Elvis’ approach was unlike that of other Vegas-style entertainers. Axel Stordahl was the conductor who worked with Frank Sinatra in the 1940s. It is instructive to contrast the approach of Elvis and his orchestral conductor Joe Guercio. Stordahl deployed syrupy and treacly strings that established a rather static foundation upon which Sinatra crooned. It conveys a sense that the singer is in his place. The music will not go anywhere. It will remain where it belongs. And in that space, the singer, and he alone, has the ability to deploy his considerable talents to dazzle. It is actually a fairly simple twist on a rather old performance trick. Sidney Bechet, the jazz saxophonist, used basically the same trick in an earlier era. A “star” soloist working with a large orchestra will have the orchestra “sandbag” their performance. That is, they play simple stuff, that lumbers or is overtly bland, or maybe even feigns a kind of sourness. Any or all of this provides a foil for the star soloist to work against, allowing even small and otherwise unimpressive embellishments to seem bigger and flashier than they really are. It wows audiences by suggesting that the soloist is better than them, because not even the backing musicians can do what the soloist does. This is partly the secret of Sinatra’s music with Stordahl. In Bechet’s case there was a twist. There at least in context there was a statement that said even a black man (legally a second-class citizen) was better than some others, though problematically the use of orchestra sandbagging undermined that claim by presenting it as (only) a lie — Louis Armstrong would have to come along to prove it while working in front of great musicians for the point to be indisputable.
Elvis had a sweaty, visceral energy to his performance that made the forward drive and power of the entire ensemble palpable. He worked with a conventional guitar-based rock band, complete with drums and electric bass. This provides syncopation that propels the music forward. The orchestra extends and fills out the sound of the rock band. The Guercio orchestra didn’t sound static at all. They use swelling dynamics to accentuate dramatic surges, and the wind instruments extending beyond conventional limits for proper tone to have a pulsing drive that magnifies the energy level. It’s a kind of modernism that calls attention to the medium of orchestration itself. The distinction may be subtle, but the Guercio orchestra adds more than punctuation to the rock band or padding to the tonality of the rock band’s instrumentation (though they do some of that too). They provide a kind of raw mass to the overall sound, that has the feeling of movement along with the rock band and Elvis’s vocal. An analogy would be to movies, in which the good guy or bad guy, usually one possessing magical or superhuman powers, floats into a scene accompanied by fog or smoke. The fog/smoke billows along with the character, filling up the space on screen, conveying a sense of power larger than the actor’s physical build. This is what Elvis’ great Vegas stage show delivered in its prime. It was the musical equivalent of expanding a sense of space in film. But rather than the kind of laser light shows that became a side-show fad for some rock acts, this was a musical force that envelopes the audience. This is the key difference between Elvis and the other sorts of entertainers that preceded him on big stages.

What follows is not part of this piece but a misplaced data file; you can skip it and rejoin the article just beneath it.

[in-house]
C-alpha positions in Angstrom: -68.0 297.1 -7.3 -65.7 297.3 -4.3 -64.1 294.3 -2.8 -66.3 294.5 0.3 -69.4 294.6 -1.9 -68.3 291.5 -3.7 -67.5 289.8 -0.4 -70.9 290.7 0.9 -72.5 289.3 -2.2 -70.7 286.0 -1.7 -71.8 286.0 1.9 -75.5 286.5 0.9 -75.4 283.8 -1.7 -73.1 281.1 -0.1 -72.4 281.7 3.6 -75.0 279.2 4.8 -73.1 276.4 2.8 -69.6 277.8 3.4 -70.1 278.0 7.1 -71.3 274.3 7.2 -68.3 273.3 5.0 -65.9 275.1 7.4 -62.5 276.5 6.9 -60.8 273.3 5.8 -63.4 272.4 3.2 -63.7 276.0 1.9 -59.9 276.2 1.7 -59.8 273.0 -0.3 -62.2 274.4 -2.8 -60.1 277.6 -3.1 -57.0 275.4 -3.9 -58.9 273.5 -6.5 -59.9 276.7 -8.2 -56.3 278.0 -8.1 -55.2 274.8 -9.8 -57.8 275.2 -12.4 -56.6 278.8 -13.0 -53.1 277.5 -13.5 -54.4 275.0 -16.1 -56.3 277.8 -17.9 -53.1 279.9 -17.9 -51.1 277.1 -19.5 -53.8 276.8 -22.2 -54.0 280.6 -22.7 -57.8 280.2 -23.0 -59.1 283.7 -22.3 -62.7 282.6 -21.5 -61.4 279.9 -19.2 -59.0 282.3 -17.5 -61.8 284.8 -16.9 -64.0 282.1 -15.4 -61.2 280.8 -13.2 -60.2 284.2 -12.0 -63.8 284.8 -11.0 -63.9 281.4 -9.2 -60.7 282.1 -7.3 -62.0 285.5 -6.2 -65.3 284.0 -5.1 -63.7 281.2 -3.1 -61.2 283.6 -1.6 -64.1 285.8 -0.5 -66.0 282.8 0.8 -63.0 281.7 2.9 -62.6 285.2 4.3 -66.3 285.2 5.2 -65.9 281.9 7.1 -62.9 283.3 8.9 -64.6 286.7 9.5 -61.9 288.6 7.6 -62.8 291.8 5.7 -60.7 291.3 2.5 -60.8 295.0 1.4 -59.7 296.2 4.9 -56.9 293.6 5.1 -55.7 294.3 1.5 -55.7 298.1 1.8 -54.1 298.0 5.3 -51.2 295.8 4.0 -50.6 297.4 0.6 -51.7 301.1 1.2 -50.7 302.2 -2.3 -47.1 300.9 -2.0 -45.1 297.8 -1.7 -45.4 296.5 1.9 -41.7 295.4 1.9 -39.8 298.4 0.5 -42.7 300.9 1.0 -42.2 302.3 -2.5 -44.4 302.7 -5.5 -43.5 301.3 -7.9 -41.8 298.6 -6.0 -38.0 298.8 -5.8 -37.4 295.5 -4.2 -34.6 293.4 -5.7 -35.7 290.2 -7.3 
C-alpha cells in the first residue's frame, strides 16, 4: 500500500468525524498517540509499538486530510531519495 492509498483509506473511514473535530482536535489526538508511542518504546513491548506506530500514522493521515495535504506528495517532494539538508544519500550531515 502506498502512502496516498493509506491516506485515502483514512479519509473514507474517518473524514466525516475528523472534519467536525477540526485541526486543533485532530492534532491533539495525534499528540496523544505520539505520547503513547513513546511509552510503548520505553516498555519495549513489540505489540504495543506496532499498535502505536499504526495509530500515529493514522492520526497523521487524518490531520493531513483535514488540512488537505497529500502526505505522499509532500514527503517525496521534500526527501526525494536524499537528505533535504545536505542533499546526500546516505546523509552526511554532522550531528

Elvis’ show was about making and maintaining an emotional connection to the audience. The audience was positioned at his level, not as an aside, but in both his music and in his on stage antics (kissing audience members, etc.). Go back to Judy Garland’s style. On her famous Judy at Carnegie Hall live album she tells a funny story about a hairdresser in Paris. While this story does charm the audience, it simultaneously reaffirms her elitist stance vis-a-vis the audience. Going to Paris (for work or otherwise) is not the stuff of the ordinary person on the street. Elvis sings songs on That’s the Way It Is that are overwhelmingly about personal relationships. This is something that anyone walking in the door to a Presley concert, no matter how humble, has the potential to relate to. When Elvis emerged in the 1950s as the symbol of youthful rebellion, it was partly an earnestly apolitical stance that wagered that social elites would not recognize how his swagger and songs about earthly romance could build a bridge across Jim Crow racial lines by way of an audience of youth. Elvis’ “comeback” likewise used his charm through the medium of romance songs to advance revolutionary democratization through music. What made his comeback so remarkable was how he had managed to reconfigure the sound and instrumentation of his music to use the same element of charm to achieve a different objective. Elvis undoubtedly deserves the title of “king” bestowed upon him, because he did these things with a kind of aristocratic benevolence. These aren’t new ideas. But Elvis actually pushed them forward to a wider swath of the population and therefore more effectively than maybe any other.